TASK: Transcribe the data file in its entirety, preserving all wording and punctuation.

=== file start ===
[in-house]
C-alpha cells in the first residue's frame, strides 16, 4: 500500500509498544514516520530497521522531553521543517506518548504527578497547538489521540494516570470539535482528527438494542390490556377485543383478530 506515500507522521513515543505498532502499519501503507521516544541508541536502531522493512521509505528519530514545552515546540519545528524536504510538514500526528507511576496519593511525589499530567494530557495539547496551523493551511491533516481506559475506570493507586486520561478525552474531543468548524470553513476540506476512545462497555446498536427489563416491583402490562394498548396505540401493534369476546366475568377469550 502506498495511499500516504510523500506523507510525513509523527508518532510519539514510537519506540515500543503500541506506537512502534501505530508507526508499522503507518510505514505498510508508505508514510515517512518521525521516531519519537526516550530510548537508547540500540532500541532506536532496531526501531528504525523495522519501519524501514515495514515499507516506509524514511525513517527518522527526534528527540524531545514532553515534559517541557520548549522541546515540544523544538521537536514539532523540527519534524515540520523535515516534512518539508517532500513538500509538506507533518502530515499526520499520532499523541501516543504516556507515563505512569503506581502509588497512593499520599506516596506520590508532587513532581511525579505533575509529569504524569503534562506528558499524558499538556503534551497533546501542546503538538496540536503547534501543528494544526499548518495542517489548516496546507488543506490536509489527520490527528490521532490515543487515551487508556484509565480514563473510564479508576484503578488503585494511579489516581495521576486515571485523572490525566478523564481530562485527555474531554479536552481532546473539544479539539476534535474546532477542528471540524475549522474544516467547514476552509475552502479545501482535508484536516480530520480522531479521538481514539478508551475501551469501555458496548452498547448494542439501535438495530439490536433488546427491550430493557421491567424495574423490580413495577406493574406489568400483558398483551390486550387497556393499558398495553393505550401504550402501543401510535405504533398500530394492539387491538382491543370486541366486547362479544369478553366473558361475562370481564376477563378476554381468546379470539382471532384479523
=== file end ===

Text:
[in-house]
C-alpha cells in the first residue's frame, strides 16, 4: 500500500509498544514516520530497521522531553521543517506518548504527578497547538489521540494516570470539535482528527438494542390490556377485543383478530 506515500507522521513515543505498532502499519501503507521516544541508541536502531522493512521509505528519530514545552515546540519545528524536504510538514500526528507511576496519593511525589499530567494530557495539547496551523493551511491533516481506559475506570493507586486520561478525552474531543468548524470553513476540506476512545462497555446498536427489563416491583402490562394498548396505540401493534369476546366475568377469550 502506498495511499500516504510523500506523507510525513509523527508518532510519539514510537519506540515500543503500541506506537512502534501505530508507526508499522503507518510505514505498510508508505508514510515517512518521525521516531519519537526516550530510548537508547540500540532500541532506536532496531526501531528504525523495522519501519524501514515495514515499507516506509524514511525513517527518522527526534528527540524531545514532553515534559517541557520548549522541546515540544523544538521537536514539532523540527519534524515540520523535515516534512518539508517532500513538500509538506507533518502530515499526520499520532499523541501516543504516556507515563505512569503506581502509588497512593499520599506516596506520590508532587513532581511525579505533575509529569504524569503534562506528558499524558499538556503534551497533546501542546503538538496540536503547534501543528494544526499548518495542517489548516496546507488543506490536509489527520490527528490521532490515543487515551487508556484509565480514563473510564479508576484503578488503585494511579489516581495521576486515571485523572490525566478523564481530562485527555474531554479536552481532546473539544479539539476534535474546532477542528471540524475549522474544516467547514476552509475552502479545501482535508484536516480530520480522531479521538481514539478508551475501551469501555458496548452498547448494542439501535438495530439490536433488546427491550430493557421491567424495574423490580413495577406493574406489568400483558398483551390486550387497556393499558398495553393505550401504550402501543401510535405504533398500530394492539387491538382491543370486541366486547362479544369478553366473558361475562370481564376477563378476554381468546379470539382471532384479523